Background: Historically, it has been difficult to demonstrate an impact of training in psychological interventions for people with psychosis on routine practice and on patient outcomes. A recent pilot evaluation suggested that postgraduate training in Cognitive Behavioural Therapy for Psychosis (CBTp) increased the delivery of competent therapy in routine services. In this study, we evaluated clinical outcomes for patients receiving therapy from therapists who successfully completed training, and their association with ratings of therapist competence and therapy content. Aims: To characterize the therapy delivered during training and to inform both a calculation of effect size for its clinical impact, and the development of competence benchmarks to ensure that training standards are sufficient to deliver clinical improvement. Method: Paired patient-reported outcome measures (PROMS) were extracted from anonymized therapy case reports, and were matched with therapy ratings for each therapist. Results: Twenty clients received a course of competent therapy, including a high frequency of active therapy techniques, from nine therapists. Pre–post effect size for change in psychotic symptoms was large (d = 1.0) and for affect, medium (d = 0.6), but improved outcomes were not associated with therapist competence or therapy content. Conclusions: Therapists trained to research trial standards of competence achieved excellent clinical outcomes. Therapy effect sizes suggest that training costs may be offset by clinical benefit. Larger, methodologically stringent evaluations of training are now required. Future research should assess the necessary and sufficient training required to achieve real-world clinical effectiveness, and the cost-effectiveness of training.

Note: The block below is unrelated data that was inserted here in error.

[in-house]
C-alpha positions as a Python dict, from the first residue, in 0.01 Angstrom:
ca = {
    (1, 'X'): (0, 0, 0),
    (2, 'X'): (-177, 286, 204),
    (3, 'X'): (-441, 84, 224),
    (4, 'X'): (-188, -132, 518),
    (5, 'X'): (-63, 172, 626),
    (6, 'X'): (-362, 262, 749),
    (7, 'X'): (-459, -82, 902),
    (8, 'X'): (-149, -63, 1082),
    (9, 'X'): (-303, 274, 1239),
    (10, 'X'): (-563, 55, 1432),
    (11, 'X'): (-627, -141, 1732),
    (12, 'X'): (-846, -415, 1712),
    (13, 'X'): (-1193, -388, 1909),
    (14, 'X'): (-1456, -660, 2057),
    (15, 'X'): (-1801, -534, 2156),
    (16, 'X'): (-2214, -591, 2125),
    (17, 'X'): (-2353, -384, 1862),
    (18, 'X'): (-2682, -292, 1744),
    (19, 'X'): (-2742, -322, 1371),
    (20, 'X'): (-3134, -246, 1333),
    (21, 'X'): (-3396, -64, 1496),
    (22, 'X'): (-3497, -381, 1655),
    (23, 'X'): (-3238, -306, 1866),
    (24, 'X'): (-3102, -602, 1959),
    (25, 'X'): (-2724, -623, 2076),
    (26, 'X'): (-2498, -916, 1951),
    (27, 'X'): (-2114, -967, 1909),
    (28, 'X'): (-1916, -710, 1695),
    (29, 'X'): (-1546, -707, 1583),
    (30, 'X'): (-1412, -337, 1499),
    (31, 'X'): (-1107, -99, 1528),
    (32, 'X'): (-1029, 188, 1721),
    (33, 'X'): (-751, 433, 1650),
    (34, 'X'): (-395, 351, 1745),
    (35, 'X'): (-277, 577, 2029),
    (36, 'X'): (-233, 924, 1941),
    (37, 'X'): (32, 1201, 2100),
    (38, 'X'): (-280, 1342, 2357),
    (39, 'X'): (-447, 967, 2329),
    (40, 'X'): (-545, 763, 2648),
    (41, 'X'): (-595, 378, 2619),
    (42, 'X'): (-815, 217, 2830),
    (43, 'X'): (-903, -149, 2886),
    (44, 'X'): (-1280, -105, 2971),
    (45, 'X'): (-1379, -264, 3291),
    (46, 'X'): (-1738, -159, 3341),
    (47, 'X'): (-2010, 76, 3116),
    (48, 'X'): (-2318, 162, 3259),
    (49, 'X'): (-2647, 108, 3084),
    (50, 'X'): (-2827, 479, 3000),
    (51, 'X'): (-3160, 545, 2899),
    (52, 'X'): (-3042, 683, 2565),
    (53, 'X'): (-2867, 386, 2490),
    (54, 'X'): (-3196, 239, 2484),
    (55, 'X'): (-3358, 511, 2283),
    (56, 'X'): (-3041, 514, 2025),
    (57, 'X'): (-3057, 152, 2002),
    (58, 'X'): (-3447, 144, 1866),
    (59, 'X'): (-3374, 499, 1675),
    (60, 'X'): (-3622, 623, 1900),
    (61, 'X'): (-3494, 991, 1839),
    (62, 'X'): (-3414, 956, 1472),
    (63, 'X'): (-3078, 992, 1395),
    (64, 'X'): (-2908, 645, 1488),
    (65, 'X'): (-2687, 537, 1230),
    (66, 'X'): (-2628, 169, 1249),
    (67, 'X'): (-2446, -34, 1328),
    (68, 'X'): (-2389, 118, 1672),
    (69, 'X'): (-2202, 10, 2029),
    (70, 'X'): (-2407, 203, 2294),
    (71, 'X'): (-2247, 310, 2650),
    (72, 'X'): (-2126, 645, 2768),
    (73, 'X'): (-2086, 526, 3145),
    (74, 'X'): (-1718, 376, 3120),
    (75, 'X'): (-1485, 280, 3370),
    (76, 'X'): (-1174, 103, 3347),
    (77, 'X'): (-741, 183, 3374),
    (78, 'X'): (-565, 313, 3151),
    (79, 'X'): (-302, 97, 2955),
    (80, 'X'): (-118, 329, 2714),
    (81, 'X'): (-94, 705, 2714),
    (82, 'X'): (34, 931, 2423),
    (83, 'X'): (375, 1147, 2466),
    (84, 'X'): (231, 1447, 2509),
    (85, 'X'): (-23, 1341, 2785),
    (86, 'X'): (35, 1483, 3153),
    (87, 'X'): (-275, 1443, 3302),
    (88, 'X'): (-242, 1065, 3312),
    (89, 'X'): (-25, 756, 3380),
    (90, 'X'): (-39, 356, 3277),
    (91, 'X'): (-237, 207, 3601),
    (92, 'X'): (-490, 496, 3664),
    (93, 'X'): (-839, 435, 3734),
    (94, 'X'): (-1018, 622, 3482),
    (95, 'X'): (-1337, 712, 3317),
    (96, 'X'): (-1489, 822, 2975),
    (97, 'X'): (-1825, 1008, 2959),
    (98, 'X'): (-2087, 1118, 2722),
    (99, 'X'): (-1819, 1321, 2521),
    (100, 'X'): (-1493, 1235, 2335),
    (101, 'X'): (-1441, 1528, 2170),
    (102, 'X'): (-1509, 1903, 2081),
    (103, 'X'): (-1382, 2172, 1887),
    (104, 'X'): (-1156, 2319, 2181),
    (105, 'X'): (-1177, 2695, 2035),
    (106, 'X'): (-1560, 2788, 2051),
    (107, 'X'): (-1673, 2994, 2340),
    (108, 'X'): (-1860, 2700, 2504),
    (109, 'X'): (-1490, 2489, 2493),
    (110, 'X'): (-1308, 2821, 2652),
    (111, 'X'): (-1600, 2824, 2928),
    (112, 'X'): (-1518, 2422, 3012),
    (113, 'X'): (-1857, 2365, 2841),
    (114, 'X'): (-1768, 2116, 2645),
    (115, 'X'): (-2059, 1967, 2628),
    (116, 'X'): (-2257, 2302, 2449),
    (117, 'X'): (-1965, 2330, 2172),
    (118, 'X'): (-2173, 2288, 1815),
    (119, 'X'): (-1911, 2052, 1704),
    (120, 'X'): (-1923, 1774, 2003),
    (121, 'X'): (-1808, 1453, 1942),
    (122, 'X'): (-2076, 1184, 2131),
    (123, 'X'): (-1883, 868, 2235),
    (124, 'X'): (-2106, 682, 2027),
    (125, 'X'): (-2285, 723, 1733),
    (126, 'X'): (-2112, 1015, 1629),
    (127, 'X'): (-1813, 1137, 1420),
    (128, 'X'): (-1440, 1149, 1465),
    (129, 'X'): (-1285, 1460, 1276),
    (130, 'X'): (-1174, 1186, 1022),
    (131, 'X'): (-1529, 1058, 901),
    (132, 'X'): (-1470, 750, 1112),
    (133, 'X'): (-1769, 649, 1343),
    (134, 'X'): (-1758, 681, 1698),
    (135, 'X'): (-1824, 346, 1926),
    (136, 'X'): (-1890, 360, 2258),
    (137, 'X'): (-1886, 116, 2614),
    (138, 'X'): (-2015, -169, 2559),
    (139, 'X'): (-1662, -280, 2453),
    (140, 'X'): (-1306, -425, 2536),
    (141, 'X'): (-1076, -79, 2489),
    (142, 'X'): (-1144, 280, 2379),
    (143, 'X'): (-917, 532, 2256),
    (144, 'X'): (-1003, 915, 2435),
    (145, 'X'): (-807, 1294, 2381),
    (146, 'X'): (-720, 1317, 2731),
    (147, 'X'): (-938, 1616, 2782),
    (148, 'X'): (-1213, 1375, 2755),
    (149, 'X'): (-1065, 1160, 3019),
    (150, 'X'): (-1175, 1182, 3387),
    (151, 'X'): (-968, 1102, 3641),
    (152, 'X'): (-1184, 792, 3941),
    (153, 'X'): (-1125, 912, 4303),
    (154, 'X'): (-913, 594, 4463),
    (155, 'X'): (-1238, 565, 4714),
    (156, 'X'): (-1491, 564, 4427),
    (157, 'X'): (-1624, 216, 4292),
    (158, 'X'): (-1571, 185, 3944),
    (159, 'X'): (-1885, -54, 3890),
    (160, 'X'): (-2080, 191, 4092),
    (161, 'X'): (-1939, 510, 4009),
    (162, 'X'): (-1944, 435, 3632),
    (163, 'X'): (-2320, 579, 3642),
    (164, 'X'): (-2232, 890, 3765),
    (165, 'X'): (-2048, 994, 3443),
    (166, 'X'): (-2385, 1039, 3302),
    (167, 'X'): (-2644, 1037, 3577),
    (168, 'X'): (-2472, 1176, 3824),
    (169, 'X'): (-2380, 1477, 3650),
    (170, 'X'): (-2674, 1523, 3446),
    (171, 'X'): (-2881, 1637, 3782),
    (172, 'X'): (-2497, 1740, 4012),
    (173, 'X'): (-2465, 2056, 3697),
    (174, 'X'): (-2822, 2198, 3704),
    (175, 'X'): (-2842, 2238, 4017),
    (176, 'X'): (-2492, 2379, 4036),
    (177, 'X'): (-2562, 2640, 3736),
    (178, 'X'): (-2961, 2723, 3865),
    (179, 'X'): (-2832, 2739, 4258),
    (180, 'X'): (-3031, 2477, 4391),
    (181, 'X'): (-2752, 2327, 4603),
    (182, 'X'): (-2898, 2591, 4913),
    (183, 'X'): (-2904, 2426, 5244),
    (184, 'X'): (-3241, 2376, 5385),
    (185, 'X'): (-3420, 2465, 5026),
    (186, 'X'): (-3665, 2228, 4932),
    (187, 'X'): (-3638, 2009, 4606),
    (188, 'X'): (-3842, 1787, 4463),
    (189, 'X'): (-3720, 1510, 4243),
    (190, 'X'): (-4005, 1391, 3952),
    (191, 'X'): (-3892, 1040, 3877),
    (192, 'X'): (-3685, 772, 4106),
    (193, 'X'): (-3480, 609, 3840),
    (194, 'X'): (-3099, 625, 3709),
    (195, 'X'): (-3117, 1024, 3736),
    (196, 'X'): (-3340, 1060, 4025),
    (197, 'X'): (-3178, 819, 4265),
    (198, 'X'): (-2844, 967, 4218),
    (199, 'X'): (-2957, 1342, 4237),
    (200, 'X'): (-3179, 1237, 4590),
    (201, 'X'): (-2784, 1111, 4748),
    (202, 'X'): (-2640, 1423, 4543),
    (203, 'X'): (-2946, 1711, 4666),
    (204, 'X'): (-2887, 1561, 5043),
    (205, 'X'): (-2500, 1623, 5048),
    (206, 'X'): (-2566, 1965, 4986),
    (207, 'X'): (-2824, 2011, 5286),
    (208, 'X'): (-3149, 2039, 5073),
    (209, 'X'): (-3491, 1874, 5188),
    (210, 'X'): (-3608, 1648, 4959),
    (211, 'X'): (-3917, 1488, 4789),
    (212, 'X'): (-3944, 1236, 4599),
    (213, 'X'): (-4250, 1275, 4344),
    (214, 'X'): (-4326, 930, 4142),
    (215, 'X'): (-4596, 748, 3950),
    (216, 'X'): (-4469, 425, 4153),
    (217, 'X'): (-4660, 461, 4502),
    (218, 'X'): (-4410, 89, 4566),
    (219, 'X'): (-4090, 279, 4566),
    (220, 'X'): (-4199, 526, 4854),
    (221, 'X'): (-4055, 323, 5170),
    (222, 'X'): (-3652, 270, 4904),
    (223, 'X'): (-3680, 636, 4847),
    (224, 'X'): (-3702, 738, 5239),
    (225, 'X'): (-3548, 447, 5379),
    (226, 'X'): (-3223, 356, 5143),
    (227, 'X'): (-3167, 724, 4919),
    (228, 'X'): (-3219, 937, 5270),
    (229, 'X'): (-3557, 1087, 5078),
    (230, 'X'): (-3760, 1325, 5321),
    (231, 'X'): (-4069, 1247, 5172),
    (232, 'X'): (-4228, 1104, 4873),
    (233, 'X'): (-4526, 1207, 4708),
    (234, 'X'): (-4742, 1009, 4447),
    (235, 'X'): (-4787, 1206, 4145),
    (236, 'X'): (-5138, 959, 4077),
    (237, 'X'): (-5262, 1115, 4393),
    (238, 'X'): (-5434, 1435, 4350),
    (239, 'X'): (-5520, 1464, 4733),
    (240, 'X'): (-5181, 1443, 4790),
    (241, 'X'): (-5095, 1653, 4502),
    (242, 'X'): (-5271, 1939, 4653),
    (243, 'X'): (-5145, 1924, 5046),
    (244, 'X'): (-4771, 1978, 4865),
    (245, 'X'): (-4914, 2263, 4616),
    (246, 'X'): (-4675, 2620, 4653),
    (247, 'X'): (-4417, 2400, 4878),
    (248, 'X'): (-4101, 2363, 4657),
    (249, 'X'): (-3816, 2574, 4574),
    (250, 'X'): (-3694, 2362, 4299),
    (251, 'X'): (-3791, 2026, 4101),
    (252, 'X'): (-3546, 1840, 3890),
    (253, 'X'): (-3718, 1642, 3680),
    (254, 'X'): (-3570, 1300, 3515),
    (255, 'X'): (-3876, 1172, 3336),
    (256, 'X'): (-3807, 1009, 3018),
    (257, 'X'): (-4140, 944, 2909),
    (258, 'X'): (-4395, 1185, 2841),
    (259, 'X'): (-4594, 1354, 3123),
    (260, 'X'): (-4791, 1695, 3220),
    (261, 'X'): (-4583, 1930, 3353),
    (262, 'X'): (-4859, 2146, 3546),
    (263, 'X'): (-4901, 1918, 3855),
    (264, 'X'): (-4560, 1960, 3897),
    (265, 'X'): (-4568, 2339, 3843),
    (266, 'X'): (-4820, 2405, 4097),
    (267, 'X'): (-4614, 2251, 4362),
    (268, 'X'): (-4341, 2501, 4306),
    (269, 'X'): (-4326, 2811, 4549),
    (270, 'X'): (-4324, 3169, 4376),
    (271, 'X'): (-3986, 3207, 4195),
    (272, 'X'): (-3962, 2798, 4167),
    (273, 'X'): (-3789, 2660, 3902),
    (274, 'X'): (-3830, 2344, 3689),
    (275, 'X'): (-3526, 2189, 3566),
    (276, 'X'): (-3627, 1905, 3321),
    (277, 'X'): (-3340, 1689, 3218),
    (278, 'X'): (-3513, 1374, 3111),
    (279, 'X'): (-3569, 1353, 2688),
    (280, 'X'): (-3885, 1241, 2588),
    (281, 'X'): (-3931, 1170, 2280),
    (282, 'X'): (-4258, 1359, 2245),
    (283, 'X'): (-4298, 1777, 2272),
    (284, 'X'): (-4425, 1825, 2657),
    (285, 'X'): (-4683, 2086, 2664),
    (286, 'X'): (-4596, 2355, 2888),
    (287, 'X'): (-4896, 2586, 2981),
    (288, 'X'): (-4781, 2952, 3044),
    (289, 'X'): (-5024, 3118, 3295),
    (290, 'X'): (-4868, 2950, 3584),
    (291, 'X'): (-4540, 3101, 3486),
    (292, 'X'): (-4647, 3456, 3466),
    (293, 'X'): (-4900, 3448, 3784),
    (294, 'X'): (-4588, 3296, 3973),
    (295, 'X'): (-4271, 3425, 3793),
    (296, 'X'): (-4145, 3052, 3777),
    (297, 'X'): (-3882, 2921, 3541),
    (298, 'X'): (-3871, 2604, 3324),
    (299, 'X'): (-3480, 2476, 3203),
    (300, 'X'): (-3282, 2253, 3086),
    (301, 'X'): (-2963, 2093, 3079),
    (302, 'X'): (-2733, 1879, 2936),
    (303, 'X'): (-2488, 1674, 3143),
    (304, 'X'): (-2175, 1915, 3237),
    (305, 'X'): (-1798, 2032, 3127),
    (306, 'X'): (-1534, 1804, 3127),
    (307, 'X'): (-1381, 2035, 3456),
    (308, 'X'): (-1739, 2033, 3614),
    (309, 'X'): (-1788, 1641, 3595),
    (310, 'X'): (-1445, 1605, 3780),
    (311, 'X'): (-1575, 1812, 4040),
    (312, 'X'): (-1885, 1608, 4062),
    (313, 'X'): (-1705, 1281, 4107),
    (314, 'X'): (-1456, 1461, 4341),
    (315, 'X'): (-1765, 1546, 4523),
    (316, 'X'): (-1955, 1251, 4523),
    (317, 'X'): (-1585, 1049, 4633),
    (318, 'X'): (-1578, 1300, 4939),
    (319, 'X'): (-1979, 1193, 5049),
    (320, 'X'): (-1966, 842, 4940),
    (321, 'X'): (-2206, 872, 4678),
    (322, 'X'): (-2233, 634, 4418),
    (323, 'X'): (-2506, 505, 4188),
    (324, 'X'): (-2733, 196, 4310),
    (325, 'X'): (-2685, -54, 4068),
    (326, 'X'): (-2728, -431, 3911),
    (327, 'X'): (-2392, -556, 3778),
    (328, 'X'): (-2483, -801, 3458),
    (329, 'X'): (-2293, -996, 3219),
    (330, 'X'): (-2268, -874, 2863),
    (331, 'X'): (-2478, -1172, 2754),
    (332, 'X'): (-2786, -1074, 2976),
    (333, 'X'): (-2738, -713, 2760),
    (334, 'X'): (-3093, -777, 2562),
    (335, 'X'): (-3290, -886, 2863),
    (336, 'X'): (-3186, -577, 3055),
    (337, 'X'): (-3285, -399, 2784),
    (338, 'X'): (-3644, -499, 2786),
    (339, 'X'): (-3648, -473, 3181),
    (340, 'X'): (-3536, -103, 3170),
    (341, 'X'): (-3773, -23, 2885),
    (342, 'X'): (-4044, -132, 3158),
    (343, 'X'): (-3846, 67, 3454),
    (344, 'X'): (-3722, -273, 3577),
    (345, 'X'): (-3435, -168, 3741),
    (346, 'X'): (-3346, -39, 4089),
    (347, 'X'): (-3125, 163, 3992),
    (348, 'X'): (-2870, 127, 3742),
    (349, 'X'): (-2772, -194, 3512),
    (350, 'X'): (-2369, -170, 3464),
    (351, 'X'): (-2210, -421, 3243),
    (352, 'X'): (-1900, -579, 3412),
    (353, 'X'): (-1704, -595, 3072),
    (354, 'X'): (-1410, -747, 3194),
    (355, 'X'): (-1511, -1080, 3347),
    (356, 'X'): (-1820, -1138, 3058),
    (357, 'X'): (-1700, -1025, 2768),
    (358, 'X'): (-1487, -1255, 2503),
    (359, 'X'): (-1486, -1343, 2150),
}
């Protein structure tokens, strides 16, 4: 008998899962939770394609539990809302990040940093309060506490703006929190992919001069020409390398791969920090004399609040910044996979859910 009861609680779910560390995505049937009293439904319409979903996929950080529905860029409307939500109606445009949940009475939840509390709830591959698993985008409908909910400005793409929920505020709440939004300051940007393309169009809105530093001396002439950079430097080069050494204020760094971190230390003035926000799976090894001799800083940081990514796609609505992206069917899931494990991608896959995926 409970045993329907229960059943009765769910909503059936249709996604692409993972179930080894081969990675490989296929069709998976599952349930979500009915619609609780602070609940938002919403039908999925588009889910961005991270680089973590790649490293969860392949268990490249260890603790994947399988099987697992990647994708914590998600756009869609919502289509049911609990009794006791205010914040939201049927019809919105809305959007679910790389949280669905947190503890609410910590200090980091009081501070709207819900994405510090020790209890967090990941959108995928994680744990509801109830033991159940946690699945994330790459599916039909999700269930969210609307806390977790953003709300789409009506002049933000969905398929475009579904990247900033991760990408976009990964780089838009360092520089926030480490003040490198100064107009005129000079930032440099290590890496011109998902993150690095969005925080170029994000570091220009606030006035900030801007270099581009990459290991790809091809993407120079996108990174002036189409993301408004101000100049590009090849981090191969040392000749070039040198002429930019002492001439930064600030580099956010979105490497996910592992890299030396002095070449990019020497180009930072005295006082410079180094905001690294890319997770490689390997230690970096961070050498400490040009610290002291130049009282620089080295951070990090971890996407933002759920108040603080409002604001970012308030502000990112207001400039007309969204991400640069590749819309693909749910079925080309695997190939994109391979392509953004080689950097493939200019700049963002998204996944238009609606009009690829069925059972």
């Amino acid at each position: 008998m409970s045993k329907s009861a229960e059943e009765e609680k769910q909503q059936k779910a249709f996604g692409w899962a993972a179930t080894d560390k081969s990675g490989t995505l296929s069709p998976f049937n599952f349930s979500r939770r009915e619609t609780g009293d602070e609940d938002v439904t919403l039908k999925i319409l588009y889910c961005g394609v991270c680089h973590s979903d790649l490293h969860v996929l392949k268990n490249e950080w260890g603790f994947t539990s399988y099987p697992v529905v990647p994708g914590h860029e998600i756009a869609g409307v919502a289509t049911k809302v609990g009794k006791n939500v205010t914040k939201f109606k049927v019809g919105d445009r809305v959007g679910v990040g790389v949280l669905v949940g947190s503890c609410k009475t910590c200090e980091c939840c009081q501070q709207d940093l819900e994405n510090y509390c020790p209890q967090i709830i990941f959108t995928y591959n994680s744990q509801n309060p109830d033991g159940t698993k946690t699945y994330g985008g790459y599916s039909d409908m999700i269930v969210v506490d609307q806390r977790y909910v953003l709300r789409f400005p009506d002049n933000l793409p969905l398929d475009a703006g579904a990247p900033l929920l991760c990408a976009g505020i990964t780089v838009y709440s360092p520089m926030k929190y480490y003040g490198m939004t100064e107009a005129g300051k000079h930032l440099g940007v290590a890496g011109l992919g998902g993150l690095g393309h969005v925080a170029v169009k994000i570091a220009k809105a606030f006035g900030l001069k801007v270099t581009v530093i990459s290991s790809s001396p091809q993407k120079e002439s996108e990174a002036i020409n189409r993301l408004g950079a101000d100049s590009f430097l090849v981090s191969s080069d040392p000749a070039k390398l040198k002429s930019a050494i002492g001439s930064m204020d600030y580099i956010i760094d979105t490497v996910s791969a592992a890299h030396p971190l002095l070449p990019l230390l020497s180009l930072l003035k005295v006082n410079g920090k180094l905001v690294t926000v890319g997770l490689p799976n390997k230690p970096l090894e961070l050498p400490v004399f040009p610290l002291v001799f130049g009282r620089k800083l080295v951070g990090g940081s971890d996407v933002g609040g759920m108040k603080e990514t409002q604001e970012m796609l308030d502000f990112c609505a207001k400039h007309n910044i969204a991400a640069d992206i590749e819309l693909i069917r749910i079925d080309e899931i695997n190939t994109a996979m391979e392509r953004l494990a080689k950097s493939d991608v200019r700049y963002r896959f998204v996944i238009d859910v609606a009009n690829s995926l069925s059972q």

Aims – This paper aims at presenting the most significant results emerging from the work carried out by the focus groups of the multi-centre Project SIEP-DIRECT's. The Project is aimed at assessing the existing discrepancies between the evidence-based NICE guidelines for schizophrenia and the usual practices of care given by Italian mental health services. Each focus group was requested to give an evaluation on: a) appropriateness of the English NICE guidelines in the context of the Italian mental health services; b) clarity and usefulness of the 103 indicators developed on the basis of the NICE recommendations to measure their level of application within the services. Methods - In each of the 19 mental health departments or psychiatric services participating in the Project there were organized “multidisciplinary” focus groups and “specialistic” focus groups. The former included, amongst others, professional operators of the mental health services, patients, their relatives, representatives of patient organizations and general practitioners. They examined the recommendations and indicators upon which the participants could express their opinion or judgment based on their knowledge, experience or information in their possession. The latter group, composed only of psychiatrists, examined the recommendations and indicators relative to pharmacological treatments that regarded the specific competences of their professional category. Results – Most NICE recommendations seemed appropriate to the working context of the Italian services. However, some perplexity emerged as regards specific organizational models of the services, such as the specific services for psychotic onsets or the assertive outreach teams, which were believed not to be strictly pertinent to the traditional organization of mental health care in our Country. There were also some criticisms regarding the cognitive-behavioural treatments which the NICE Guidelines recommend as the principle psychotherapeutic option for patients with schizophrenia, since in many Italian services, when the use of psychological interventions are needed, the tendency is to prefer interventions based on psychodynamic theories. The SIEP indicators were generally held to be clear and acceptable. Conclusions – In the view of the focus groups, the NICE guidelines are on the whole useful and suitable for orientating the services in the choice of more efficacious practices in the treatment of patients with schizophrenia. Moreover, the results obtained legitimate the use of the set of SIEP indicators for the evaluation of good practices and the quality of care offered by Italian services. Finally, the use of focus groups delines to a different context as well as the verification of the comprehensibility and applicability of SIEP indicators.